Hook me, baby.

By Robin D. Owens

Hook me, baby

Occasionally I pick up one of the unread books I've purchased and say, "hook me, baby." Most of the time I realize why I didn't read the book right away, and often I just go to something else. The amount of time I can spend reading is extremely limited, and if there isn't a good hook, I'm gone.

My bias: I am a firm believer in getting the hook in the first line, and if not the first line, then the first paragraph. I think the longer you take to set the hook, the more likely it is that the reader will skip to the next book in the pile (or on their device). I believe that no matter your status as a writer – unpublished or New York Times #1 Best Seller, you should attempt to hook the reader as soon as humanly possible. Don't expect the reader to have read any other books of yours, especially if you write series. Work your hook, always.

Like I said, this is my bias and this is the point of view I'm coming from in this article. And as a reader, I want to be drawn into a story quickly. (I once had an agent turn Heart Thief down because she "liked to sink into a story.")

The following are some openings that DON'T work for ME. These are true examples, pretty much as I flicked through my electronic library, but the authors will remain anonymous.

1) Starting with the weather. I don't care if it's hot and sultry, or if a thunderstorm is raging. Why, if your hero is making a pact with the devil at the end of the paragraph, don't you put that in the first line? Or if your heroine senses danger outside in that storm, you wait until the end of the second paragraph before telling me? Use it up front to get me interested in your story.

2) Five people named in the first two pages. What? Who? Why? What is going on that there are so many people? Who are they, and who of these five are important? Where are they? You have to keep track of them all, what they look like, their ages, and who moves where. This was especially necessary in the mystery I'd started. This becomes less of entertainment and enjoyment and more work for me, the reader.

3) Ten pages of standing and looking out the window and thinking about backstory, or driving somewhere and thinking of the past. When will the action/story actually start?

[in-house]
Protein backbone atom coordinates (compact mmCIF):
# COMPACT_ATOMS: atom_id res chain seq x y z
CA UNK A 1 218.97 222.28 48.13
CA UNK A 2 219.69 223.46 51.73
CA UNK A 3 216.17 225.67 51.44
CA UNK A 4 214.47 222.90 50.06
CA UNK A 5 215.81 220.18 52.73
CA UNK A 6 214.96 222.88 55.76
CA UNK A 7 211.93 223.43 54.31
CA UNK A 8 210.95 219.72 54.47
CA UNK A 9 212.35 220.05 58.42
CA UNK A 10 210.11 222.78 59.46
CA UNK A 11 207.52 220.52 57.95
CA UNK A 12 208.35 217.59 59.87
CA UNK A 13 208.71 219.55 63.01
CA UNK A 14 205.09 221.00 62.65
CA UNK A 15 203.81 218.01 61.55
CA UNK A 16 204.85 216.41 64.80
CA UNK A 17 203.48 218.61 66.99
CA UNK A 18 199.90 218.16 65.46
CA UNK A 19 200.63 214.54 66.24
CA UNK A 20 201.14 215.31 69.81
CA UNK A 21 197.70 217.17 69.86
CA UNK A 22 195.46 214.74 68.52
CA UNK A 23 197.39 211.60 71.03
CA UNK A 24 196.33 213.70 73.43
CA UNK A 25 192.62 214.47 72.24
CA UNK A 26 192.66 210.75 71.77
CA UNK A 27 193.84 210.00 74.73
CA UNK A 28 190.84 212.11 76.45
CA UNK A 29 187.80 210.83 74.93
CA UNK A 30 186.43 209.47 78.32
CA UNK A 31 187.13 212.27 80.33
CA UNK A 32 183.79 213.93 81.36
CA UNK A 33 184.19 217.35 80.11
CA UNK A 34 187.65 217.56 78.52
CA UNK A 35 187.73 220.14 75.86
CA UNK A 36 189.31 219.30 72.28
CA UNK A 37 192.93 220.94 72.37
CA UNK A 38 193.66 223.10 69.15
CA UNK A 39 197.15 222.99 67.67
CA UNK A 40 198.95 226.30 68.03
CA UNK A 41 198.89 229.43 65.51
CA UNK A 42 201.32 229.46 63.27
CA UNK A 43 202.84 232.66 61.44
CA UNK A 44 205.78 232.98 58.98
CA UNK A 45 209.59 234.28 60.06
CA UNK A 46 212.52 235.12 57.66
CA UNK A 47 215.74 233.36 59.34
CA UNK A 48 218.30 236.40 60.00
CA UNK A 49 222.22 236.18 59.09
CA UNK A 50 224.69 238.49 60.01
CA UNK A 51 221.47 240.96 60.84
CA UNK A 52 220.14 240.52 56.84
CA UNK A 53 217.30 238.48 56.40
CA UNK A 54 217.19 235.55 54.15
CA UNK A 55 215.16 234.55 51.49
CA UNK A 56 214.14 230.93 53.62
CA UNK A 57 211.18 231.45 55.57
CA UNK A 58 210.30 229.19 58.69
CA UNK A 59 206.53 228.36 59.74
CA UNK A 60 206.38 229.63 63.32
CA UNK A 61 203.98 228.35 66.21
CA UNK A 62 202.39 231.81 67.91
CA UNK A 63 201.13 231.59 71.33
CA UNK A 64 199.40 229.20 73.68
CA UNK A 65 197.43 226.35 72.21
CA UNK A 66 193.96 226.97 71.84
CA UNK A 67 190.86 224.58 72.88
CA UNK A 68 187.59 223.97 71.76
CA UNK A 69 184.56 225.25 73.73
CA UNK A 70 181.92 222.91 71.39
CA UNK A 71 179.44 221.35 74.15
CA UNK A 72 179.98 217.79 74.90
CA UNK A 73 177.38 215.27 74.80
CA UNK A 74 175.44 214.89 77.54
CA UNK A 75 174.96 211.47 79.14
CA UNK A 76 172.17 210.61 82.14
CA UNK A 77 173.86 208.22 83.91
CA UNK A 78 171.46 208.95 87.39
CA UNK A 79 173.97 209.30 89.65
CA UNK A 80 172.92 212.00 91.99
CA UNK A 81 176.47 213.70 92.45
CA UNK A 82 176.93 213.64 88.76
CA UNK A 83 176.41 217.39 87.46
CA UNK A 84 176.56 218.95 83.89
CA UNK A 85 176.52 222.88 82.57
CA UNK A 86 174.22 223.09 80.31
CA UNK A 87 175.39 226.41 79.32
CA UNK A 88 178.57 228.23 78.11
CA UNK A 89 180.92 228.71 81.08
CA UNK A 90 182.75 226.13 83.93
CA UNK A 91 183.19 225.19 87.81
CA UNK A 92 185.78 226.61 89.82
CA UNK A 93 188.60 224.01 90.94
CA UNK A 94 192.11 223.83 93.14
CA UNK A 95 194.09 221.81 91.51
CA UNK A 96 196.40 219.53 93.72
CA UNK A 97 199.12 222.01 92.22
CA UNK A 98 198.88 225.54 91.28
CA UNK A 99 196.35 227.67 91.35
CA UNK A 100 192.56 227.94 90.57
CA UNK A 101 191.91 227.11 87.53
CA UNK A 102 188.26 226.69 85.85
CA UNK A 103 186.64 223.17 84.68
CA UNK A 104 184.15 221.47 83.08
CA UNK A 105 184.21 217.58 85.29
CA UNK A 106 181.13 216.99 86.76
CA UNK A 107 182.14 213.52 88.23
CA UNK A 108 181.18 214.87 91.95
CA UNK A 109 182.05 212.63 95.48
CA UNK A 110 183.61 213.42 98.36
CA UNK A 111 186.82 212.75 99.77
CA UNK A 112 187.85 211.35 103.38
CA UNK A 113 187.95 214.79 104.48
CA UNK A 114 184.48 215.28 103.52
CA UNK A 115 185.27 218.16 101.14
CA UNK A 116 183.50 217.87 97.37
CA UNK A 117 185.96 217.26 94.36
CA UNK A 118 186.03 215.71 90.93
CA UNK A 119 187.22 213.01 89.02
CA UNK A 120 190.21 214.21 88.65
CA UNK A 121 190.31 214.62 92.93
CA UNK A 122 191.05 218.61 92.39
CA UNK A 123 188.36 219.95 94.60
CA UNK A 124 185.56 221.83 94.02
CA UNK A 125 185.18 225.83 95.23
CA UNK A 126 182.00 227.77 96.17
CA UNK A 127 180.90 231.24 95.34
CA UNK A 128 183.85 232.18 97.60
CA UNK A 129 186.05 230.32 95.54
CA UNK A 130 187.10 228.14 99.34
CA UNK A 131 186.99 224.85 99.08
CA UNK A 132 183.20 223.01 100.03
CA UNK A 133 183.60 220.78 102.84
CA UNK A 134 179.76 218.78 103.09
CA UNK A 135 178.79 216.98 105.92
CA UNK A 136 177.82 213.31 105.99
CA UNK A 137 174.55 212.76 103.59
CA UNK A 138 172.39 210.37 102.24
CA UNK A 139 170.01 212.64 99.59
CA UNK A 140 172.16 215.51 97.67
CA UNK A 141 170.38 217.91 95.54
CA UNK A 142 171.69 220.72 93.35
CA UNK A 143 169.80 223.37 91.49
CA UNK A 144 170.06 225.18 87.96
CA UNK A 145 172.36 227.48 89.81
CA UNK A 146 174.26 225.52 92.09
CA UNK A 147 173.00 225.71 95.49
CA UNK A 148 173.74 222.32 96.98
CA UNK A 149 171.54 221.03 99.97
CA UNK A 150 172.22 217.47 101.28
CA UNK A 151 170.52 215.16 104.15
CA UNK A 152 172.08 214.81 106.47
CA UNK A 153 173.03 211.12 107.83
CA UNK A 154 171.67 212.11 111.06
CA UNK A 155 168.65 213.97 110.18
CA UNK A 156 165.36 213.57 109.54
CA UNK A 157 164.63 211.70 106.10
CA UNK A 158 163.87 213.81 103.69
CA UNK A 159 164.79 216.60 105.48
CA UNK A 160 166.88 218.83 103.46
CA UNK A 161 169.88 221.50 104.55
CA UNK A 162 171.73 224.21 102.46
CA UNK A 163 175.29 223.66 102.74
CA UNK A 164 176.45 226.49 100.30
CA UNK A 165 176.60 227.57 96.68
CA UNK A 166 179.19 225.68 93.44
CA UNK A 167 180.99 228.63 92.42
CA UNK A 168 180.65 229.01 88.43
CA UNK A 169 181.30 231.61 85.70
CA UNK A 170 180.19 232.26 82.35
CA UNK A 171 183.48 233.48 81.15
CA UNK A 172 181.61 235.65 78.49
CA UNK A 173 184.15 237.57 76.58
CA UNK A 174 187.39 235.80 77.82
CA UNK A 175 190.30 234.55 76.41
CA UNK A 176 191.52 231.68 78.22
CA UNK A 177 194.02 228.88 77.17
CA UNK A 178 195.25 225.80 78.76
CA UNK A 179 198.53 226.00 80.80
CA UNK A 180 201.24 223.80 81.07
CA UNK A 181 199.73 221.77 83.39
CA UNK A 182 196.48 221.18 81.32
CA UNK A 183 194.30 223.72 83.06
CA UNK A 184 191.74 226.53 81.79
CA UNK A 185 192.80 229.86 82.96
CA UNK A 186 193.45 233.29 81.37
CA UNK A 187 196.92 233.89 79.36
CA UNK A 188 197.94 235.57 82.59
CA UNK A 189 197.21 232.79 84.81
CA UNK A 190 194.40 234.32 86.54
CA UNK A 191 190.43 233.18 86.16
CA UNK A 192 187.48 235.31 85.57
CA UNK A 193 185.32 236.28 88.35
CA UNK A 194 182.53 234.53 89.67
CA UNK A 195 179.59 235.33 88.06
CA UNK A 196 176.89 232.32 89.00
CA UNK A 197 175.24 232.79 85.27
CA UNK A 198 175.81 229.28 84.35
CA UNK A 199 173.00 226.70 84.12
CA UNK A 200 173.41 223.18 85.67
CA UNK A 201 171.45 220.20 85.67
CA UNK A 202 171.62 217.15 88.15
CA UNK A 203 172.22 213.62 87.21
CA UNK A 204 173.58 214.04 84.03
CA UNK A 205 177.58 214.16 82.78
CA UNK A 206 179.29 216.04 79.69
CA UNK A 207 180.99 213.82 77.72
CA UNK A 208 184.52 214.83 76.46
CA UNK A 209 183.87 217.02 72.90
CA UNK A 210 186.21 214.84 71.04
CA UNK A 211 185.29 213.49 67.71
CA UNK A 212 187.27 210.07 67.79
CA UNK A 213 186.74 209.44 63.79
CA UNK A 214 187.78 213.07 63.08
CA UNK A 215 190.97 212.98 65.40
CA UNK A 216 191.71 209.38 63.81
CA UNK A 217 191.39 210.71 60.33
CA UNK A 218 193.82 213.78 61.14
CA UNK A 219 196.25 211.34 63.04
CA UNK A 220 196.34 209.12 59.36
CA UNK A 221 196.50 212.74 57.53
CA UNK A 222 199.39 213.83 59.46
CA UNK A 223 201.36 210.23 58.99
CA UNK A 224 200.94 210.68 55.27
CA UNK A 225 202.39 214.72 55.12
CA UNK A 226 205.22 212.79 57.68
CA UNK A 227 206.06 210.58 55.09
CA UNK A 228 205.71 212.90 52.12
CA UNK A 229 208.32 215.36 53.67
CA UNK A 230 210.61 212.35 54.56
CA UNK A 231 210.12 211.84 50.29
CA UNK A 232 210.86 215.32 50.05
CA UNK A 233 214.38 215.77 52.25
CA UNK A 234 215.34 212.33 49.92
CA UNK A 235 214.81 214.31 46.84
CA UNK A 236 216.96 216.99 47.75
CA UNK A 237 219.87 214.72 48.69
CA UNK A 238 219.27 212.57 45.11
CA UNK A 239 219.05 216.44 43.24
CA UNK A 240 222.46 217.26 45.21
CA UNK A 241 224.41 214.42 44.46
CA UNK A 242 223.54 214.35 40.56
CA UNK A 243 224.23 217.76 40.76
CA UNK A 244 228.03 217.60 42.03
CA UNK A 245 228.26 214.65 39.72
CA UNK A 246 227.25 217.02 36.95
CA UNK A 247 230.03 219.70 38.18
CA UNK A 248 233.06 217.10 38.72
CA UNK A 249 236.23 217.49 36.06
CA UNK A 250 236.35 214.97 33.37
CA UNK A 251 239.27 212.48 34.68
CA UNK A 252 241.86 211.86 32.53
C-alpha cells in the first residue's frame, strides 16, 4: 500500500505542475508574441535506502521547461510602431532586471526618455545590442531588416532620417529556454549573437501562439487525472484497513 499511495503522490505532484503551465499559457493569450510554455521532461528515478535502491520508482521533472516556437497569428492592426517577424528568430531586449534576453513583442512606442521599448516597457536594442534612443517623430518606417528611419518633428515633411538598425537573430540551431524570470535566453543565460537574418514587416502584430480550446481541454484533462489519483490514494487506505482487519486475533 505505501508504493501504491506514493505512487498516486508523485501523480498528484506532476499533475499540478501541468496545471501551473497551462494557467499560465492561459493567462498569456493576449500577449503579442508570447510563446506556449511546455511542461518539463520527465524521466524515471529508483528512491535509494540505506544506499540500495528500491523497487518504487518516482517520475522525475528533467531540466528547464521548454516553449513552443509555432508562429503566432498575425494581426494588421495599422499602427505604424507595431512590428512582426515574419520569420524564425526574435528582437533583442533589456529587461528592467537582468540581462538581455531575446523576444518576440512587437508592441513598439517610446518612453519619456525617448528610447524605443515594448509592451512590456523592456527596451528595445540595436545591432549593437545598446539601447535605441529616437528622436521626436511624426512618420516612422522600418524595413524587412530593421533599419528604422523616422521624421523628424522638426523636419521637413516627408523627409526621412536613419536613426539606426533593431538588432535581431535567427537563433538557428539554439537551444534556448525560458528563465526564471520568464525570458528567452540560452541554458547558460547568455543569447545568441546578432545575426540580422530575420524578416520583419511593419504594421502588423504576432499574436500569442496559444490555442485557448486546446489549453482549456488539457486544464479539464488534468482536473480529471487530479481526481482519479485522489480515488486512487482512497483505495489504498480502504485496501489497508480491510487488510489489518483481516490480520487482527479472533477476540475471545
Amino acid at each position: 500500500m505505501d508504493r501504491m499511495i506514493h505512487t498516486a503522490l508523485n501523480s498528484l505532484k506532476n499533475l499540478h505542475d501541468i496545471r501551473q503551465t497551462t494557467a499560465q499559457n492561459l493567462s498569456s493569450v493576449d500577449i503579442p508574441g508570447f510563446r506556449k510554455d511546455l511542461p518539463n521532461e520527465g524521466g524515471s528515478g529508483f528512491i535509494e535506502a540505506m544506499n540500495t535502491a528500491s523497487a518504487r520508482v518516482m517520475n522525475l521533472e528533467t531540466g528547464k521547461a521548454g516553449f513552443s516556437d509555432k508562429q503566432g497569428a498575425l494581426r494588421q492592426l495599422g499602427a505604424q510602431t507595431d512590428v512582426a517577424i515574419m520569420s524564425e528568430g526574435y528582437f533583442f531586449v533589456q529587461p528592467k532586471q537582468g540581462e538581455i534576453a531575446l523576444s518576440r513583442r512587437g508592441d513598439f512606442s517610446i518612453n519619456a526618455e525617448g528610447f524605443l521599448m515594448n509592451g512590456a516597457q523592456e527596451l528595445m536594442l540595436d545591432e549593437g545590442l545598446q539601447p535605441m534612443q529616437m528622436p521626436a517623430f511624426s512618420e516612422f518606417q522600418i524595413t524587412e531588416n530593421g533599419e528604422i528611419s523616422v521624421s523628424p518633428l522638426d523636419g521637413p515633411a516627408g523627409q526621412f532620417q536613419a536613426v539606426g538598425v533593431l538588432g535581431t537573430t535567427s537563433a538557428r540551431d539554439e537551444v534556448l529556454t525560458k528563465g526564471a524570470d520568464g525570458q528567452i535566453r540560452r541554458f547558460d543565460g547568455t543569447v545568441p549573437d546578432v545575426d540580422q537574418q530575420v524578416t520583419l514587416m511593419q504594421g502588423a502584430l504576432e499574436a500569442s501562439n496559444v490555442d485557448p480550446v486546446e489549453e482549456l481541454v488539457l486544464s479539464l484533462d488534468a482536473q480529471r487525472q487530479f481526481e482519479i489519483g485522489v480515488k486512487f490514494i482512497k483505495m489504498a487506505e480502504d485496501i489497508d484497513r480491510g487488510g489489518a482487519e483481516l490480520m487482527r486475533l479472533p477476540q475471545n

4) The hero or heroine embarrassing himself/herself or acting stupid in the first scene. If I'm putting myself in that person's skin, I don't want to feel embarrassed or stupid, I can do that just fine on my own in my own life, thank you, I expect more of my protagonists. At this point, unless I know and trust the author, I don't know if the character will really improve or not.

5) Point of view of a wonderful person, an obvious victim who will die before the end of the first scene. I especially don't like to be tortured to death. You had better have a very good story reason for this, and you had better not have been manipulating my emotions gratuitously. This is a cheap-shot to try and get me involved without giving me information on your main protagonist.
Note: I finished this book, but am still irate that the New York Times best-selling author didn't find a better way to give us information that the main characters didn't know. S/he should have mastered a better technique to do so, and if s/he doesn't know a better technique his/her editor should have. I reread the books I buy often. I have never reread this scene.

Other ways of opening that may or may not work, depending upon the reader and/or the technique of the writer. These you should consider.

Starting with a dream. Conventional wisdom states this is a no-no. I can't say "never," since in my twenty-four published books, two have started with a dream, including the latest, Heart Fire, which begins with a nightmare of a past event. Two pieces of advice: Make sure readers know up front it's a dream, and keep it as short as possible.

Single character on stage. I've also used single character on stage; again, keep the backstory to a minimum, keep the time the person is solo as short as possible, and make sure the character's voice is engaging, or the events s/he's immersed in are active -- fast action and/or a dangerous situation.

Tense and/or Point of View, for instance:

First person present tense. I, personally, have a problem with reading this. It makes my head ache. If there isn't something especially wonderful about the book, I close it. Be aware of tense and point of view with regard to the genre you're writing in and your audience.

With regard to point of view, I like deep third person past tense. I don't particularly care for omniscient point of view as it seems distancing to me as a reader and the less engaged I am in the story, the more likely I am to put the book down. Again, some genres and readers accept this better.

And that's my two-bits on hooks and hooking me to read your work. Other people might have other sensitivities, but I will say that I try my best to stay away from what bothers me as a reader as I craft my own work as a writer.

Be aware what hooks YOU and keeps you reading, study the books and the openings that particularly worked for you as a reader and figure out if you can use the same technique.

May all your writing dreams come true,

My List of Writerly Thanks-Giving

By J.A. (Julie) Kazimer